Japanese term dictionary compilation from the Web

Project goal

Our goal is to recognize and handle Japanese unknown terms. We explore two research directions:

We already have good sources of lexical information, Wikipedia in particular. However, it is not easy to utilize them in natural language applications (e.g., adversarial information retrieval and text mining) on top of natural language analysis, and one might resort to using string-based longest matching. The reason is that the unit of applications, term, is often inconsistent with word, the unit of analysis. This problem is particularly severe for Japanese because it does not delimit words by white space. In order to utilize the recent advances in analysis, we need to incorporate terms into natural language analysis.

Another problem is that even Wikipedia is far from perfect in term of coverage. To acquire terms not covered by Wikipedia, we utilize a corpus of a billion Web pages. This is much harder to incorporate than Wikipedia because while Wikipedia is moderately structured, raw Web pages almost totally lack structure. However, we can potentially extract a much larger amount of knowledge from the Web corpus.

Technical breakthrough

Dictionary compilation using Wikipedia

We developed a series of algorithms which took Japanese Wikipedia as input and output dictionaries for Japanese language analysis. We used each entry title as a term candidate. The first thing to do is to filter out unnecessary entries such as "2012年" (Year 2012) and "一覧の一覧" (List of lists). Next, we distinguished single words from compound words using some heuristic measures. Entry titles identified as single words were incorporated into a dictionary of the morphological analyzer JUMAN. They were used for segmenting text into words. Compound words were segmented into words and used by the dependency parser KNP. In a preprocessing step, KNP tagged each series of words that corresponds to a Wikipedia entry. As a result, we obtained 140 thousand single words and 0.8 million compound words.

Extracted terms were not just used for language analysis. In order to help applications, terms were augmented with semantic information. For each entry of Wikipedia, we extracted its hypernym from the lead sentence (e.g., "日本庭園" (Japanese garden) for "兼六園" (Kenrokuen). Using redirects of Wikipedia, we also identified spelling variants that were ubiquitous in Japanese text. For example, the Katakana script form "マツゲ" (eyelashes) is a spelling variant of the Hiragana form "まつげ."

It is difficult to evaluate the effect of the extracted dictionaries in term of the accuracy of natural language analysis because the existing gold-standard text was taken from decades-old newspaper articles. It is inefficient to fully annotate new text for evaluation because high-frequency words are already been covered by the hand-crafted dictionary and the terms extracted belonged to the "long-tail." For this reason, we performed natural language analysis with and without the extracted dictionaries and manually compared the differences between the two results. We confirmed that the extracted dictionaries generally helped correct segmentation errors.

Acquisition from the Web corpus


For the raw Web pages, we focused on parentheses expressions "A「B」" such as "映画「暴風前夜」" (cinema "The Day Before"). We treated B, the in-parenthesis phrase, as an artifact candidate and A, the pre-parenthesis phrase, as its hypernym or attribute. In reality, parentheses expressions were very noisy and we needed to choose good candidates. To do this, we utilized Wikipedia as seed knowledge. We used Wikipedia's semi-structured infoboxes, from which we extracted a hypernym and attributes for each class, or group of terms. We aggregated parentheses expressions by B, and compared the set of As against the seed knowledge to jointly identify each artifact, and its hypernym and attributes. We also set a simple fallback for undefined classes. As a result, we obtained more than a million terms from a Web corpus that consisted of 7 billion sentences (those covered by Wikipedia were excluded). By sampling the output, we estimated the accuracy of 79%.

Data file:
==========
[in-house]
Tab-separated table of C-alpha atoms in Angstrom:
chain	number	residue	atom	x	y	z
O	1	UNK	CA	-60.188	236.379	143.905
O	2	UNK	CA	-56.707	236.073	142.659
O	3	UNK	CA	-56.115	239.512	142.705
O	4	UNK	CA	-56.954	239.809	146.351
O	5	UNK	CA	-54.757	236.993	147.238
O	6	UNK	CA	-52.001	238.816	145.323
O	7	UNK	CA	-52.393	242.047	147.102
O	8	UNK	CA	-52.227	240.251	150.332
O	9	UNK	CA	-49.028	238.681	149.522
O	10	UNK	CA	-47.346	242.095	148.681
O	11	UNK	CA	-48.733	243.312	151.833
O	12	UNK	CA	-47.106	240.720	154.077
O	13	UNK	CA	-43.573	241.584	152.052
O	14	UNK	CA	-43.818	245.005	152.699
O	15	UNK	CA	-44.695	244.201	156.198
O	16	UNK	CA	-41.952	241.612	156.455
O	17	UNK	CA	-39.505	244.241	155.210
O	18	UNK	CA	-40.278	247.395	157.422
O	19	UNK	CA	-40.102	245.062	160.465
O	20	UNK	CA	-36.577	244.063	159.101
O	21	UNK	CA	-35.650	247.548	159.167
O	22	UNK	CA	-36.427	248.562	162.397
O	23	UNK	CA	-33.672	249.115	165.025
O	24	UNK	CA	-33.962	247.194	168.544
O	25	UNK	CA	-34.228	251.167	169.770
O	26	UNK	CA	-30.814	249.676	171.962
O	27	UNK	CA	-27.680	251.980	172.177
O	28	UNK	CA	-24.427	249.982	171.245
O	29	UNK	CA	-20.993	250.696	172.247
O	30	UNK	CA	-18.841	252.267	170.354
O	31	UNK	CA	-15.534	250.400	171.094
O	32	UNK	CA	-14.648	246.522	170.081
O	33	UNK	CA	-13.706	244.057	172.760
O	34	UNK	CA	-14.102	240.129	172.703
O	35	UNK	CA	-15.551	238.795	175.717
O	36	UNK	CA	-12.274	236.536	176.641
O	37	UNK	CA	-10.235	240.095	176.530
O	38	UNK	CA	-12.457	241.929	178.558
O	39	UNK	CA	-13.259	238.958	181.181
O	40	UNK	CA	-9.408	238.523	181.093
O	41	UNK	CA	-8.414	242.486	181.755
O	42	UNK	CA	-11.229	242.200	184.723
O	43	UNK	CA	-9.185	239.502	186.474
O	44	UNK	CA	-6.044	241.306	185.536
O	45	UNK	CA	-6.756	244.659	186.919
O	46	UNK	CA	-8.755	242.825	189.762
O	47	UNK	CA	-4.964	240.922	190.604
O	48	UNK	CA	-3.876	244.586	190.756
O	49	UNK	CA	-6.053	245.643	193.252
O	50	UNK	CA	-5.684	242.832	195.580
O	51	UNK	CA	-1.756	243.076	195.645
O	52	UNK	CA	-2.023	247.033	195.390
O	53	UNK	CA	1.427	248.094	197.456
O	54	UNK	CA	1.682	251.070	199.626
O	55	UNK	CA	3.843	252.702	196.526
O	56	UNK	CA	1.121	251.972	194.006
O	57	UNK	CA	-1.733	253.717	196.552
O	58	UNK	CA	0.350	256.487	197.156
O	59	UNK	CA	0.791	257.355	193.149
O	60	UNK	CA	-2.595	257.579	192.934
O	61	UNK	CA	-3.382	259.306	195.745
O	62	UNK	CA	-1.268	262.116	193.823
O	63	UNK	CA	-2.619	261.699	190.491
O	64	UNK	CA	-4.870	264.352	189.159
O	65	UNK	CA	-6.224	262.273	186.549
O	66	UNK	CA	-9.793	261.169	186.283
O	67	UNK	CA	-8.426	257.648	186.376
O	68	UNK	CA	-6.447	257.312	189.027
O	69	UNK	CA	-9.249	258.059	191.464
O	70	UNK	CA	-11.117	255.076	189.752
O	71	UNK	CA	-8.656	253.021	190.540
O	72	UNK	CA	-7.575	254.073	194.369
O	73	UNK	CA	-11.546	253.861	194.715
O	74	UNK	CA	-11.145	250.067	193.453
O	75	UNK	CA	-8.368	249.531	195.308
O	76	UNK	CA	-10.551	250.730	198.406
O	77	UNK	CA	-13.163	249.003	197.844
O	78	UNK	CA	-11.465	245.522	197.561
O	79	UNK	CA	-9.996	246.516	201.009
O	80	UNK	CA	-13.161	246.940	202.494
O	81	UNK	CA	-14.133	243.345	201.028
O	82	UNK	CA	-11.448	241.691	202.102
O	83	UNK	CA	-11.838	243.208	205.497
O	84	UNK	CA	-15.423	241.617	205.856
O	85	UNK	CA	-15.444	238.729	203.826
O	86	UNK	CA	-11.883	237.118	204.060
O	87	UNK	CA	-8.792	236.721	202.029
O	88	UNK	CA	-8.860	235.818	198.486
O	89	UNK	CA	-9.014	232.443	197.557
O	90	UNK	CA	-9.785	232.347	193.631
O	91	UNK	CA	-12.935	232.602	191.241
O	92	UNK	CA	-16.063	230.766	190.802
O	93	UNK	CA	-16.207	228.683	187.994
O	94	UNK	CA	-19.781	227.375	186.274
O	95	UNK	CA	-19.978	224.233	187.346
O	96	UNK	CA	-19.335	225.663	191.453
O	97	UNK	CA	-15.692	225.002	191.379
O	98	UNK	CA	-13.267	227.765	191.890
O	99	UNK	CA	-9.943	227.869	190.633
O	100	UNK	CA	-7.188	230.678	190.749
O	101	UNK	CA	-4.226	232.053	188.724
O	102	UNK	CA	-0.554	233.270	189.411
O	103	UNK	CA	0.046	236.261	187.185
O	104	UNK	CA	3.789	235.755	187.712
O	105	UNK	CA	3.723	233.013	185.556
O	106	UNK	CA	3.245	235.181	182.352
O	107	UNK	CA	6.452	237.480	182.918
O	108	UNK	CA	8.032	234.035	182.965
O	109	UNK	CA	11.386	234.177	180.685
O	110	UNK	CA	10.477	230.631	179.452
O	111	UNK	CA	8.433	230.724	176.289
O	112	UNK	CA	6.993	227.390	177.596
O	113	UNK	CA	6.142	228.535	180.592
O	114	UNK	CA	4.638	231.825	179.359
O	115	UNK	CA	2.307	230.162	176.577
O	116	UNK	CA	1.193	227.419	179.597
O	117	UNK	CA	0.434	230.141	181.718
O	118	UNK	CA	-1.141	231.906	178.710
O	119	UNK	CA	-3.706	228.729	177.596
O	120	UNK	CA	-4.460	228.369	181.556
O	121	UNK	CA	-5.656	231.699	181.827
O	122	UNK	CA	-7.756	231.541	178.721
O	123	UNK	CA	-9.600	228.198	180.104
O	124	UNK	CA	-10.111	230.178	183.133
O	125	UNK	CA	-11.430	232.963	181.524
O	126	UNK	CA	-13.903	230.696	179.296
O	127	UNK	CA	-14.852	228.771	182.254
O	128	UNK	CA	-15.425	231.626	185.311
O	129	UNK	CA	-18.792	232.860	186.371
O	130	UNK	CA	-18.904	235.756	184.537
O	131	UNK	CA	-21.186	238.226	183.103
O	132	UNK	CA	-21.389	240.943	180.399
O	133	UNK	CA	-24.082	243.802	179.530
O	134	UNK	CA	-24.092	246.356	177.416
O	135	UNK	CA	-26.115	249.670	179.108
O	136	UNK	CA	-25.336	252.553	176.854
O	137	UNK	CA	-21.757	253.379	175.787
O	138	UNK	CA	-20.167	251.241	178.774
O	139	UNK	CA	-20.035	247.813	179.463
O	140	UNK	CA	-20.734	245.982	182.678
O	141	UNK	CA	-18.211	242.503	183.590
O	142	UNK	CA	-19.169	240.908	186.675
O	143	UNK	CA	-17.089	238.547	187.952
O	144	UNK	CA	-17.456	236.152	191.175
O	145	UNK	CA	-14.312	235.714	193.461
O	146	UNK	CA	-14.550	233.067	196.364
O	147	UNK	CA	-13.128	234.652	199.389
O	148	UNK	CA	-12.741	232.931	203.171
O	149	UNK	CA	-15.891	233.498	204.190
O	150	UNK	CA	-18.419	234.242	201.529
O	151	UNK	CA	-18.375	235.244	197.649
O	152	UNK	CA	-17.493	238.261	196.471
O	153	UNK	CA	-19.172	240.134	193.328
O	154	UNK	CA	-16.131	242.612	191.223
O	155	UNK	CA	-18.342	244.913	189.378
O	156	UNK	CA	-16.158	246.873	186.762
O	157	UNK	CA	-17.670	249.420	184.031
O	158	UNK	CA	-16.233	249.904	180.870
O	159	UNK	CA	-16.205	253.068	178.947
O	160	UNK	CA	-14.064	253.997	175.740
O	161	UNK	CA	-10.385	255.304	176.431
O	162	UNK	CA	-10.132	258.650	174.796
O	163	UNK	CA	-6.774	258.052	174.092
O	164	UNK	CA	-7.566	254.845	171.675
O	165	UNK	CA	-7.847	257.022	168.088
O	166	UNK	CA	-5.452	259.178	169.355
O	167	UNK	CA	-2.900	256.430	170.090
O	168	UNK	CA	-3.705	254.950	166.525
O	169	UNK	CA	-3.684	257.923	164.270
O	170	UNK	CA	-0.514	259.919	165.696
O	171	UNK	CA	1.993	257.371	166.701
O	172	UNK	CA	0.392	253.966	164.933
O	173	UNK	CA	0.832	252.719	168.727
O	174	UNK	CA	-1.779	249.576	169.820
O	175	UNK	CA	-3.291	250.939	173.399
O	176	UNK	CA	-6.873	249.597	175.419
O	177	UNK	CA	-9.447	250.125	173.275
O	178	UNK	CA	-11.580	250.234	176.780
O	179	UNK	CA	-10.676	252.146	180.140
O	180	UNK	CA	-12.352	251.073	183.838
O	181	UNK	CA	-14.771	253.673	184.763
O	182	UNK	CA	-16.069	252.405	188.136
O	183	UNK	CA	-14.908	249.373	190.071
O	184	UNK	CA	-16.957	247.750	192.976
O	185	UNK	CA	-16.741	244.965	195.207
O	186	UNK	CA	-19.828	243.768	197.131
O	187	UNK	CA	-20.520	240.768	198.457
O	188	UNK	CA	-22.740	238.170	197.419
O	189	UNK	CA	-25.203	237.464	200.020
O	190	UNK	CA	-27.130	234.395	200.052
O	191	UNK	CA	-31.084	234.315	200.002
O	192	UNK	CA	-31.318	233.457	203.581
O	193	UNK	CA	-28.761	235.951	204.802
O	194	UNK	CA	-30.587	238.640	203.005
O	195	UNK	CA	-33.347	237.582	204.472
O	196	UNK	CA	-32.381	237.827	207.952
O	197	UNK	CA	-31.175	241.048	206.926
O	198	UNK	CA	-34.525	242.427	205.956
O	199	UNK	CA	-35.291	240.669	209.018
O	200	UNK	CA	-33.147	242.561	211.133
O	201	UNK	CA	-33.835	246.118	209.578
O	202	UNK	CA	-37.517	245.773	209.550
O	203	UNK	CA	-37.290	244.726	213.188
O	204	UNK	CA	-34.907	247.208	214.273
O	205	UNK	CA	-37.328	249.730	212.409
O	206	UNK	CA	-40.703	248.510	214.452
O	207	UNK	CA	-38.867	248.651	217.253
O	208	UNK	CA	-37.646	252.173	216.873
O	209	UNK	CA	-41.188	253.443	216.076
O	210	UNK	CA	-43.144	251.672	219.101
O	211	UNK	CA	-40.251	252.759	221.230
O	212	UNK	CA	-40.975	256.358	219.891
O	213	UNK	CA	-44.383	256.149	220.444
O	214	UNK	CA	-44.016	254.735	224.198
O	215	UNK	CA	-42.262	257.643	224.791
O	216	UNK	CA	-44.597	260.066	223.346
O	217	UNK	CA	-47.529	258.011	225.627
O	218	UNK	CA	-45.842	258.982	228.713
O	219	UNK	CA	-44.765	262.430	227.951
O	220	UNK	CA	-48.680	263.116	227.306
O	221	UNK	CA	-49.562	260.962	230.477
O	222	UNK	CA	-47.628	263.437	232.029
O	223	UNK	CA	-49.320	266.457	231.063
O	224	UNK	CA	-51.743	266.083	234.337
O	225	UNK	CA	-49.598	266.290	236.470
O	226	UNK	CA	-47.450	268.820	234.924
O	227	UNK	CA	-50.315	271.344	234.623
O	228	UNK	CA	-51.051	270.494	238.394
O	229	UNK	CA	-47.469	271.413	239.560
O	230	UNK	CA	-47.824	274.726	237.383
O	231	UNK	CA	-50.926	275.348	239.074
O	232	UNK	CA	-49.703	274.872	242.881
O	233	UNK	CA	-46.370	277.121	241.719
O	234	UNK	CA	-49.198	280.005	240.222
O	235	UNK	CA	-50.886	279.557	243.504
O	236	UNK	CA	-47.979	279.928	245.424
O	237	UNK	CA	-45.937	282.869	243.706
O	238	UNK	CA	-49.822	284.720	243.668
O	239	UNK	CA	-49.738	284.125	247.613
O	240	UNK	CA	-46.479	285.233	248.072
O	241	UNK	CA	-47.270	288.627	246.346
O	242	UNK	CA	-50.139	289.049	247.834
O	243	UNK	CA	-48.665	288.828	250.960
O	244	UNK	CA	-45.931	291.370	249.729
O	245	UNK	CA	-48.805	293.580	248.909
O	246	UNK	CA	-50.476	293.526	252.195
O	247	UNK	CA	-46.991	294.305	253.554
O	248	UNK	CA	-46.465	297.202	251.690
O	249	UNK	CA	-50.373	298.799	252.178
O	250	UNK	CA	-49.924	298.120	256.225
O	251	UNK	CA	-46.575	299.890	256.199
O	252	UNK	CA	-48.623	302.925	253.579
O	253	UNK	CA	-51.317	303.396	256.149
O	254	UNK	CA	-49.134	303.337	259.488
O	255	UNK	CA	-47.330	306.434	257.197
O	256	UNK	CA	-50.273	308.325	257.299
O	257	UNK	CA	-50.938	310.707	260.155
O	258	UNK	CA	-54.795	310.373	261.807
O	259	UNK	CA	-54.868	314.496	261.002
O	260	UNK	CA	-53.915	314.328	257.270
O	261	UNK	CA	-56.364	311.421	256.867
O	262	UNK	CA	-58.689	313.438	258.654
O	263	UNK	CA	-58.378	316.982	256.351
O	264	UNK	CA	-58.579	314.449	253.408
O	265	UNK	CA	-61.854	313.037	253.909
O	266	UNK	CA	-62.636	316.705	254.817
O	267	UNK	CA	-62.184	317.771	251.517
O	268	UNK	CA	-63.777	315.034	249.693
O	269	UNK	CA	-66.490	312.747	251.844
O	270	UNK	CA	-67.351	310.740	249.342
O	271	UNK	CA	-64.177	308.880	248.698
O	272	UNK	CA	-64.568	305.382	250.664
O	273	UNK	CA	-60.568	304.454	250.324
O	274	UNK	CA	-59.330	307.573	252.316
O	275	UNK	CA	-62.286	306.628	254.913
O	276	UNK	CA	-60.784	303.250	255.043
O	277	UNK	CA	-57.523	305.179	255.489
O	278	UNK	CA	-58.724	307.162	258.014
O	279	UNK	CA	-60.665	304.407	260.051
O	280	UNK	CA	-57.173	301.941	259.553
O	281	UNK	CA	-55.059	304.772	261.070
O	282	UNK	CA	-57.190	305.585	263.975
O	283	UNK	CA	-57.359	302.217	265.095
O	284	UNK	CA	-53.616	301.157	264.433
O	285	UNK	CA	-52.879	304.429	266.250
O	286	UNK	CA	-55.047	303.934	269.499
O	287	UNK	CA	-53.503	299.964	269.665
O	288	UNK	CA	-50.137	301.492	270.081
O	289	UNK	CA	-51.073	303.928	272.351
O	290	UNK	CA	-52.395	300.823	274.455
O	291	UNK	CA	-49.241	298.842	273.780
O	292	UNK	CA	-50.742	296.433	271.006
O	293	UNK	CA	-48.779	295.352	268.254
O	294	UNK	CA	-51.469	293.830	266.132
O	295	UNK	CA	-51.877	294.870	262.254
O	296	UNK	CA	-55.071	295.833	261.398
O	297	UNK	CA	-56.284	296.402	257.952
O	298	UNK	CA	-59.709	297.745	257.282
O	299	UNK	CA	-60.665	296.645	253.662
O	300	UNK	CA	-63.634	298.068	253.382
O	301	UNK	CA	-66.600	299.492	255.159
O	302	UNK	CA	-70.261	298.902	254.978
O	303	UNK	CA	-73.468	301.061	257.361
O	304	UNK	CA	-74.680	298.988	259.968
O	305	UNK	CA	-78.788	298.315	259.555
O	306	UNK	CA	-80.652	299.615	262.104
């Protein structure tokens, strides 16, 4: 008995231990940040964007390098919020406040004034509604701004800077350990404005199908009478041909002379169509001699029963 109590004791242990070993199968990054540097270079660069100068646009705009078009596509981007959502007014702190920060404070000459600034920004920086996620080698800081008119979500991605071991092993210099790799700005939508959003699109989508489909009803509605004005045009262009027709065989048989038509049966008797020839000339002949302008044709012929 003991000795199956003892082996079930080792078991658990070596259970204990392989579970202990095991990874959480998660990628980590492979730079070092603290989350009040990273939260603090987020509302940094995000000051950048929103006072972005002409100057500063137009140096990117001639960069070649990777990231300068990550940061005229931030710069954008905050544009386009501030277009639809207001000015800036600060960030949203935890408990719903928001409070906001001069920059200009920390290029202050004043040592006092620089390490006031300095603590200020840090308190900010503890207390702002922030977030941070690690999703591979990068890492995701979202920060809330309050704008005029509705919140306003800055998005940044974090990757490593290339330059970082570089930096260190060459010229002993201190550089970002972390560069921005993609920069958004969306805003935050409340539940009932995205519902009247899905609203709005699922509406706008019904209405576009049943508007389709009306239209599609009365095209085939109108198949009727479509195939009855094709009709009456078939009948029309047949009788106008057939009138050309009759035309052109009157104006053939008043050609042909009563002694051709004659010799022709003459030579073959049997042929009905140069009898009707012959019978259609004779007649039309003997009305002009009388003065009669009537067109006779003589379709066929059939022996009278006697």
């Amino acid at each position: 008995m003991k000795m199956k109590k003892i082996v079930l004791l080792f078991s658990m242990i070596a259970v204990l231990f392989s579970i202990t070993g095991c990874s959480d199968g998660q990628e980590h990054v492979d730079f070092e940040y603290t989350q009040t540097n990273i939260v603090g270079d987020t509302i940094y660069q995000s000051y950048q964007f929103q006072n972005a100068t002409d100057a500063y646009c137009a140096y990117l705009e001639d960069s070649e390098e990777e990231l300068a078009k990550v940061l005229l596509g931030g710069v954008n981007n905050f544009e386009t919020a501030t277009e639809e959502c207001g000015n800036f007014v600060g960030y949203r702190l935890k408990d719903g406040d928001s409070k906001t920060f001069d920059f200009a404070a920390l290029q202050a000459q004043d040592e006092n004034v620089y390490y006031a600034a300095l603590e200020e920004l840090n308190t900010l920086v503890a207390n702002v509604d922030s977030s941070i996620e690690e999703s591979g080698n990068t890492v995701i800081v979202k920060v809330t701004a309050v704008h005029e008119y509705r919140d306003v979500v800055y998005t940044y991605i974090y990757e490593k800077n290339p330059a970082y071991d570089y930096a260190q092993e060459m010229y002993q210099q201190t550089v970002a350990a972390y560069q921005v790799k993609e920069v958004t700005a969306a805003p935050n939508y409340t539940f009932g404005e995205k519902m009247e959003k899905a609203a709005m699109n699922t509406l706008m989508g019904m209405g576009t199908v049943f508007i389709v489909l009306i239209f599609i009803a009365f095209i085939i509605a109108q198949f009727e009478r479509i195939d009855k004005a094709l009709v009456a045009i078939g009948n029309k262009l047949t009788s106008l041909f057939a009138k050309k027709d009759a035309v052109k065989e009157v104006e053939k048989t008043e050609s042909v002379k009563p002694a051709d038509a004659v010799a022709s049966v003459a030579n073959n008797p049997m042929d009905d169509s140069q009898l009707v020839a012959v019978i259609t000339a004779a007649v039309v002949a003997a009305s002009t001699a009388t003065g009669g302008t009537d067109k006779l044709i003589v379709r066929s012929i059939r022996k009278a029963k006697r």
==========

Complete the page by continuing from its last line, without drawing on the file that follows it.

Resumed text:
Innovative applications


The dictionaries extracted from Wikipedia were incorporated into Japanese language analysis. All we have to do to access to the research results is to call the morphological analyzer JUMAN and the dependency parser KNP as usual. The dictionaries extracted help select correct segmentation. Semantic information extracted from Wikipedia is encoded in the outputs of these analyzers. For example, "藍澤光" (Hikaru Aizawa) is tagged "Wikipedia hypernym:mascot (character)" while "Silverlight" is recognized as an alias of "Microsoft Silverlight."

A simplest application of the research results would be keyword matching. Even today it is not uncommon to use the string-based longest matching method. Since the existing dictionaries for natural language analysis lack artifacts, analyzers often produce catastrophic segmentation. With the new dictionaries, even newly-developed products can be recognized correctly. The application can simply read the output of the analyzers to find keywords.


Another application is use in higher-level natural language analysis with the long-term goal of natural language understanding. In the figure, "犬と猫と人間と" (Dogs, cats and human beings) is identified as a term because it is acquired from parentheses expressions. Therefore the series of words are recognized as a single entity, and we can see that "犬" (dog) in this term does not have an anaphoric relation with the word "犬" that immediately follows the term. Also, the term is associated with the attribute "Director: Motoharu Iida." With this, we can disambiguate word "飯田" (Iida) in text, which is otherwise ambiguous referring to a place or a person.


This project was supported by the MSR Core Program.